My son is in preschool, I’ll lead with that.
My wife and I went to his back to school night last week anxious to see his school and meet his teachers. For us, it was like reconnaissance: my wife is also a teacher and her back to school night was coming up and we needed ideas. Plus, our son is close-lipped about school, always answering our questions with “I don’t know.” As we sat there, cross-legged at “circle time,” I took some mental notes, and I also started recalling the back-to-school nights I had lived through in the classroom. What I remember, and what became apparent to us as the blood rushed from our feet under the weight of our adult bodies, was that the more time I spent on rules and regulations, the less everyone was engaged, including me.
What do we want to know when we enter our child’s classroom? Do we need to know that the penalty for chewing gum is a wearing it on his nose? I think we have to take a page from good presentation skills here: if they need to know my rules, I can provide them on a handout. What we wanted to know as we entered his classroom was what he did when he wasn’t with us.
His teacher did a masterful job of this. We sat like preschoolers and followed their mini-schedule. She moved as if we were the kids, showing us the actions she makes as she instructs; every action is mirrored by the words used to describe it. We got to know her and who she is. We spent time imagining our son working and interacting with the same things we were.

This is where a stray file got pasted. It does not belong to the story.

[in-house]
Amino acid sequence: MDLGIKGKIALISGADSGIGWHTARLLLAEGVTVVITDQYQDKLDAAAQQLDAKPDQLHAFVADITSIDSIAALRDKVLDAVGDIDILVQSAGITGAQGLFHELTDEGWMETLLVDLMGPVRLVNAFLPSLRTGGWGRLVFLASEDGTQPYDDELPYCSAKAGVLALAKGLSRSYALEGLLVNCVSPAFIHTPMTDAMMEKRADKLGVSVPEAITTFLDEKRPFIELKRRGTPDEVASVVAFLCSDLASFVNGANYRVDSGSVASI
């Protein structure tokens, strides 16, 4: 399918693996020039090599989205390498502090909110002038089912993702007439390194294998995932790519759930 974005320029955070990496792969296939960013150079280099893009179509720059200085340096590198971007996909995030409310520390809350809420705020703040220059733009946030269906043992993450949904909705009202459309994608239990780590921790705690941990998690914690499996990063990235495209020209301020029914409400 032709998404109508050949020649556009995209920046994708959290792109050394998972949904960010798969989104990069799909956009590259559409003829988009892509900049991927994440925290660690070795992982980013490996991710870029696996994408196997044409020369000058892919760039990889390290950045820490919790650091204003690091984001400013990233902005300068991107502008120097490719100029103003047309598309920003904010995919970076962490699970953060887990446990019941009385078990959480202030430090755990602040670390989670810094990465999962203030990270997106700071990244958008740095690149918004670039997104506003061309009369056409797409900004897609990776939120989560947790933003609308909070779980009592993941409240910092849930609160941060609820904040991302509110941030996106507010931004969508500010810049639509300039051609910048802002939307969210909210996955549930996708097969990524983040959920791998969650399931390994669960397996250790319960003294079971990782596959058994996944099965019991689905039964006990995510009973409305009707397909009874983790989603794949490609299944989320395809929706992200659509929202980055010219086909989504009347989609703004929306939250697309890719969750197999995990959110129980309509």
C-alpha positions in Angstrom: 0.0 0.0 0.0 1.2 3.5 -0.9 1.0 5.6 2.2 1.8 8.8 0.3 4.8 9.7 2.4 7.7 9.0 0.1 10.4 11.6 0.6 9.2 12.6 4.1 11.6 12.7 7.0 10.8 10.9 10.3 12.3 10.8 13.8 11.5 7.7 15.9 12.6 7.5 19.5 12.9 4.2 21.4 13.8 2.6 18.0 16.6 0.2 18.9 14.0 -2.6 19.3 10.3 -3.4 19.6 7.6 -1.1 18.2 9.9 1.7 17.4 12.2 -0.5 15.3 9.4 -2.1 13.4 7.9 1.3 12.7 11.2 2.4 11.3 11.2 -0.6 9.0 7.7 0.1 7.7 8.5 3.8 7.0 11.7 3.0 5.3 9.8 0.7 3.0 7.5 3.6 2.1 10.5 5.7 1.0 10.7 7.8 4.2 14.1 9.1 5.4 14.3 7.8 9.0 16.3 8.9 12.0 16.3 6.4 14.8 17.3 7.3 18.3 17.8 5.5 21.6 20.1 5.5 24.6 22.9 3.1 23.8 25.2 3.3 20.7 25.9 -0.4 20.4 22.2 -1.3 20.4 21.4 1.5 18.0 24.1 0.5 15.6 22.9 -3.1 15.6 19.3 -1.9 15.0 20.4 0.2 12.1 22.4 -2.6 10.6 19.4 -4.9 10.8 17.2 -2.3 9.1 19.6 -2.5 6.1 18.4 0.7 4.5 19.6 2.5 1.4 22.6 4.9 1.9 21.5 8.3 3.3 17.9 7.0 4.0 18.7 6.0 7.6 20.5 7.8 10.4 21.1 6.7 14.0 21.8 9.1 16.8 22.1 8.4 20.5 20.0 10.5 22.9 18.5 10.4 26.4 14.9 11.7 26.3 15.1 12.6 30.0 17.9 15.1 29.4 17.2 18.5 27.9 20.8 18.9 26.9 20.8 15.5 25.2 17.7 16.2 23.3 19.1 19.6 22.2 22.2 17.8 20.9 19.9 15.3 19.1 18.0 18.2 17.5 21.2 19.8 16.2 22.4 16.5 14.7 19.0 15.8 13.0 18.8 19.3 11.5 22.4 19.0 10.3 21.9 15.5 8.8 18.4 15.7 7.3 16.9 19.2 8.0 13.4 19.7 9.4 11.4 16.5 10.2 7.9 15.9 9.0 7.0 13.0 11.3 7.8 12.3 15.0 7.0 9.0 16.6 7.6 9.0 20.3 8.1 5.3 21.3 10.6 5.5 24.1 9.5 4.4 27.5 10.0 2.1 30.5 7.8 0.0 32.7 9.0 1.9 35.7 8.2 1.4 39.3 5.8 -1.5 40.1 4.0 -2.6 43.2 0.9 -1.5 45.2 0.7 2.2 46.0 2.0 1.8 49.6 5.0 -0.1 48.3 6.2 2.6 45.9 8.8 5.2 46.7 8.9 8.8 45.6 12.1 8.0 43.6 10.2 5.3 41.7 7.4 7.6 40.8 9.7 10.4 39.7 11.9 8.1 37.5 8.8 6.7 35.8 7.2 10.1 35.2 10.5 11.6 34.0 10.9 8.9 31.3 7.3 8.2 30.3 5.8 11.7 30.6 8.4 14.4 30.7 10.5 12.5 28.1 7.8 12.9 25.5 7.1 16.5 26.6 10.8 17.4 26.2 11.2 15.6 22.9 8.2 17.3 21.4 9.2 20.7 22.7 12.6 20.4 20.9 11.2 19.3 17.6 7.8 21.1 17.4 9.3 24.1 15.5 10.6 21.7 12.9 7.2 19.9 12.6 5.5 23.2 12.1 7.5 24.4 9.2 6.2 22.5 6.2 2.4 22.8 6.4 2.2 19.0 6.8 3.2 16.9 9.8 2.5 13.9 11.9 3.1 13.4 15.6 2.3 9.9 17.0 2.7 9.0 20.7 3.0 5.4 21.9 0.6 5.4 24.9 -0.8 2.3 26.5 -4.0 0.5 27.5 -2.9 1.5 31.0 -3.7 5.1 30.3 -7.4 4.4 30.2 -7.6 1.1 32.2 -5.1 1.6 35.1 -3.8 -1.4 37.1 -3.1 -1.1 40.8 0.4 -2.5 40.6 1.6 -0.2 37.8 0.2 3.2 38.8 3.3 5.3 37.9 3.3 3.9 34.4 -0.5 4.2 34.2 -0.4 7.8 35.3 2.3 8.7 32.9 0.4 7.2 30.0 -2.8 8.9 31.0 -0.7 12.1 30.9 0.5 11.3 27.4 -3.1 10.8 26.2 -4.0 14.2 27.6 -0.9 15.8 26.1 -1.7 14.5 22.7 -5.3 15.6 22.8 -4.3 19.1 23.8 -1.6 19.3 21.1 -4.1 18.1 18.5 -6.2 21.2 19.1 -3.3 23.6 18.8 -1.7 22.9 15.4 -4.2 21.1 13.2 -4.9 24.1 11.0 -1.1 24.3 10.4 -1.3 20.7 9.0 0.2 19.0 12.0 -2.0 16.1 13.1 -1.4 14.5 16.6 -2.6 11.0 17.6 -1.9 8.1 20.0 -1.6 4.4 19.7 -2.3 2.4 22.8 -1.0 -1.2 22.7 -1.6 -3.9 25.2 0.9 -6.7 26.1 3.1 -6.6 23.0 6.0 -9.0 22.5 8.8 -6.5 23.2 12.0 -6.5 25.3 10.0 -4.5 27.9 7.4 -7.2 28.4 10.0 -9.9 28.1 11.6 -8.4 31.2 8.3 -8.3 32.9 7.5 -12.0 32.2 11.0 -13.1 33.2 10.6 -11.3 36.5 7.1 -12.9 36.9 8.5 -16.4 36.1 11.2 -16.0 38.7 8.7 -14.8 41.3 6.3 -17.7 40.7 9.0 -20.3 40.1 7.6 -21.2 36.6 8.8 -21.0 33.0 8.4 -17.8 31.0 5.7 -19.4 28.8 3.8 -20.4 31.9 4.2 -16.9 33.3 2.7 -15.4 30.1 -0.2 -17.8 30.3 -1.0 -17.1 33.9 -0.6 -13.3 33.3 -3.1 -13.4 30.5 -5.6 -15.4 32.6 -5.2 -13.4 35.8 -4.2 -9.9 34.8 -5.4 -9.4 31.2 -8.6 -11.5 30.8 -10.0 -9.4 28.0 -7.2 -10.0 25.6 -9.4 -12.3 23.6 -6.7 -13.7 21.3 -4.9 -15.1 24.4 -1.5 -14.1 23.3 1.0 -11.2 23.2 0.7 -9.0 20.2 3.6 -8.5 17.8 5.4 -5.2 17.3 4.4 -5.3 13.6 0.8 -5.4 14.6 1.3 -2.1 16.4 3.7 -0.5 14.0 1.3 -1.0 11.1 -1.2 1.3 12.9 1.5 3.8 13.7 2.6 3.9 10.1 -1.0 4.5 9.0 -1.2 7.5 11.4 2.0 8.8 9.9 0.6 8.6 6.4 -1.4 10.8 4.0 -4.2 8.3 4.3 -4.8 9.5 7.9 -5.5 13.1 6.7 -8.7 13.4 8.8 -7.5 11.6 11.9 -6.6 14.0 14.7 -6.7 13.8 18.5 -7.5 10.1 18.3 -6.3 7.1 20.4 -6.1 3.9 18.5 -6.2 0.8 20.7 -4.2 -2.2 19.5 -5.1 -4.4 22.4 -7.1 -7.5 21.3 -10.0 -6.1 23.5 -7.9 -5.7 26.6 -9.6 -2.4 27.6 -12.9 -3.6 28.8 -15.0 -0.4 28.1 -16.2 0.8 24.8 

We are in the midst of back to school night time for most of us here in New Jersey. Our district is going through them this week. When you plan for our back to school nights, I hope you all think about what you would want as a parent. For my wife and I, we wanted to be able to see how he would interact in that environment, and we wanted to know that he was in a supportive environment.
These are the things I would want to see as a parent in my child’s classroom:
- Be Genuine. Be who you are with the parents of your students. They want to know that there child is learning, is challenged, and is supported. By showing them your true self, it helps them see those things.
- Don’t give us your resume. If you are standing there in front of the room, we’ll assume you are qualified. If parents ask about your credentials, you might have bigger problems on the horizon.
- Show samples. Student work on the walls, of course, but also show us examples of lessons they are doing currently or will do in the future. What I liked most about our preschool visit the other night was that I now know what is on the horizon and what I can expect him to be doing in a class period on a given day.
- Be Gracious. You have big class sizes. You have 130 students over the course of the day. They have one child in one room at one time. Understand that they are singular in focus, as you would be too.
Anyone have any other suggestions?